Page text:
For many of you out there, your first taste of Raspberry Pi is using it as a retro gaming emulator running RetroPie. Simple to install and use, RetroPie allows nostalgic gamers (and parents trying to educate their kids) the ability to play old-
schoolskool classics on any monitor in their home, with cheap USB game controllers or models from modern consoles.
And because our community is so wonderfully inventive, Raspberry Pis running RetroPie have found themselves in homebrew gaming cabinets, old console casings, and even game cartridges themselves.
I put a Raspberry Pi Zero (and 2,400 vintage games) into an NES cartridge and it’s awesome. Powered by RetroPie. — See the full build video: https://www.yo…
Along came Raspberry Pi 4
When we announced Raspberry Pi 4 last year, a much faster device with more RAM than we’d previously offered, the retro gaming enthusiasts of the world quickly took to prodding and poking the current version of the RetroPie software to get it to work on our new, more powerful computer. And while some succeeded, those gamers not as savvy with manually updating the RetroPie software had to wait for a new image.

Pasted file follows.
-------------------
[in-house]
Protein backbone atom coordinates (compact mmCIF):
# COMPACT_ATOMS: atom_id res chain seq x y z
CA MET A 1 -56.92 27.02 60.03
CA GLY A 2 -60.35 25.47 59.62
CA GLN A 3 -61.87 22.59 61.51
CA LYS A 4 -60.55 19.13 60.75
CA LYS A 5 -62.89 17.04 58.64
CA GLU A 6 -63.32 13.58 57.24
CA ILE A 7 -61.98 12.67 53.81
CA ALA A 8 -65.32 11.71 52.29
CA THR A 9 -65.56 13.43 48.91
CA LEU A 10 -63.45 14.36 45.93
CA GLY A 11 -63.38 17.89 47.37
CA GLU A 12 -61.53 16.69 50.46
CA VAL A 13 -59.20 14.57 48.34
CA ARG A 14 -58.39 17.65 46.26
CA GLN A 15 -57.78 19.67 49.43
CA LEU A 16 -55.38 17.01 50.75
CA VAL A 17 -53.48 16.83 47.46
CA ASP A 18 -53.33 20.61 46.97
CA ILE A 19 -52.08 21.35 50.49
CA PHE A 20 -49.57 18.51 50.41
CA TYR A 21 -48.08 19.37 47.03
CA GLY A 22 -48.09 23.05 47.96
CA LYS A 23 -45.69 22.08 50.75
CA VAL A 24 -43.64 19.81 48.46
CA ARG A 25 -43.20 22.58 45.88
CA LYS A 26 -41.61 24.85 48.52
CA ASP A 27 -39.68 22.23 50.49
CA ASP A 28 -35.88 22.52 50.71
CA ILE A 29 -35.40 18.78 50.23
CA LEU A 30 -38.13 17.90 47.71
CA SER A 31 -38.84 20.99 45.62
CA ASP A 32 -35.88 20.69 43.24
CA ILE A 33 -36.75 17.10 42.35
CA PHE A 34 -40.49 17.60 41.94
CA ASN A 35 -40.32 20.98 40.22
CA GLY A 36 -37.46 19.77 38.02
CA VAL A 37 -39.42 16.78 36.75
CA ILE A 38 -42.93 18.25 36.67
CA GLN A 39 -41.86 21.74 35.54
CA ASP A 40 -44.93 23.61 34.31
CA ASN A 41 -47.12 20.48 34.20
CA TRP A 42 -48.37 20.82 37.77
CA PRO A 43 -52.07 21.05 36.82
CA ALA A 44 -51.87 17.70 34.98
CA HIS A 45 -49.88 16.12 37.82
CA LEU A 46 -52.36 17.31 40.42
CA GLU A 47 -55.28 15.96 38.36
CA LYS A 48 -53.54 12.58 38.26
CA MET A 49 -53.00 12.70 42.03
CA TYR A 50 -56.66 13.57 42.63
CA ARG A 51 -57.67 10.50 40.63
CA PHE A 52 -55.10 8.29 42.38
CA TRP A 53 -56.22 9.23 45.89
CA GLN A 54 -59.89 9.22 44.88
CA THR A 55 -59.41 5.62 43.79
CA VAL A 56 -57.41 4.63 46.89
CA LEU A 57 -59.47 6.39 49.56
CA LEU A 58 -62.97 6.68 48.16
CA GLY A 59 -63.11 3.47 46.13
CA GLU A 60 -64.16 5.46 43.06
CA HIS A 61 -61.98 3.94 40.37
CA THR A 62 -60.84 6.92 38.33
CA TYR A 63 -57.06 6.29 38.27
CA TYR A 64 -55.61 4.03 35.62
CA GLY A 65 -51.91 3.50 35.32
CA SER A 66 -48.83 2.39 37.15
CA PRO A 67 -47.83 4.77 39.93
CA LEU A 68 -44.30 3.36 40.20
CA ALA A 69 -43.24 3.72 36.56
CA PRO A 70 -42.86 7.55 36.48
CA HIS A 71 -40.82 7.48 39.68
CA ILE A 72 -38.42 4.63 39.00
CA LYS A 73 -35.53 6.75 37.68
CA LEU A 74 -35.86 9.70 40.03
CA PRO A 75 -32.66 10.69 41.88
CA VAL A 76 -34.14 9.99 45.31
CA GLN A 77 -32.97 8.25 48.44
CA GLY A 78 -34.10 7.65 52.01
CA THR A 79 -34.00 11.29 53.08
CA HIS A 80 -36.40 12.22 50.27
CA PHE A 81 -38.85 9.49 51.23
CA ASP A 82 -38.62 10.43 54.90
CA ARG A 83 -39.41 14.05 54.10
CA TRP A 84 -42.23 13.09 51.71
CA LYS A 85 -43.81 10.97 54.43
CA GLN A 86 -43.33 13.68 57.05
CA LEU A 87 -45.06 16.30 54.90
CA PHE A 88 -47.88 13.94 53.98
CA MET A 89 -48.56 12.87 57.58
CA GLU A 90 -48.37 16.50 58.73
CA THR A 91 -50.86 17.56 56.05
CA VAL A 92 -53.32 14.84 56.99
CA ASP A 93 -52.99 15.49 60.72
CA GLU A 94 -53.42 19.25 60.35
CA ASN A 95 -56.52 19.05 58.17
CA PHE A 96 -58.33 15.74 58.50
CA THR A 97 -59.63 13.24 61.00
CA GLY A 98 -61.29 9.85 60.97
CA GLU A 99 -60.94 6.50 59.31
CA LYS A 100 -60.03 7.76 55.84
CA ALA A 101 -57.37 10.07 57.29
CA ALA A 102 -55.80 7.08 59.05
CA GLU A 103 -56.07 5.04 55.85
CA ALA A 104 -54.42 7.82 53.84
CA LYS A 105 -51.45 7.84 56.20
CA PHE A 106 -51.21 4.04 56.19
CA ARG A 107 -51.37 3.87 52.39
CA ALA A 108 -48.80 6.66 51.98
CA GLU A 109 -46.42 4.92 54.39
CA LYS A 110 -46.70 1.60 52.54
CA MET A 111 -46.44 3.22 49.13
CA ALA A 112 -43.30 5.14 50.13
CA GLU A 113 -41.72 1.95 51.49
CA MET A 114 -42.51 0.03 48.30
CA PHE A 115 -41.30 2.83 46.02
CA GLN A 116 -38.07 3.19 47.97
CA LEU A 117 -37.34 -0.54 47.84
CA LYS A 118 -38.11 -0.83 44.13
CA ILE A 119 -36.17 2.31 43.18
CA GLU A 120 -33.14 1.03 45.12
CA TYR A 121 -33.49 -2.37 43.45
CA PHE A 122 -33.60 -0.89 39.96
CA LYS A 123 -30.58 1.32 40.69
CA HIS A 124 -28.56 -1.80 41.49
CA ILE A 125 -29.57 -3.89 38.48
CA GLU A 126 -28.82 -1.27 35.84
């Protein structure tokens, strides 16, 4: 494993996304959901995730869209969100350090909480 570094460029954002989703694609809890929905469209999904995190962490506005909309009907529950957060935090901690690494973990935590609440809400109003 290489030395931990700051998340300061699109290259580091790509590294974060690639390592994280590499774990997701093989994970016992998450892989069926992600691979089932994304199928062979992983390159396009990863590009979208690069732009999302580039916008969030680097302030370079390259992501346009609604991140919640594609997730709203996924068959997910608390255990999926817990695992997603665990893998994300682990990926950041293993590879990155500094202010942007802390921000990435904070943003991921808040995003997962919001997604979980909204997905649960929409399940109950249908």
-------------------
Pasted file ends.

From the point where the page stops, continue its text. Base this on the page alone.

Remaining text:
Retro Pie 4.6
And so yesterday, to much hurrah from the Raspberry Pi and retro gaming community, the RetroPie team announced the release of image version 4.6 with beta Raspberry Pi 4 support!
One of the biggest changes with the update is the move to Raspbian Buster, the latest version of our operating system, from Raspbian Stretch. And while they’re currently still advertising the Raspberry Pi 4 support as in beta, version 4.6 works extremely well on our newest model.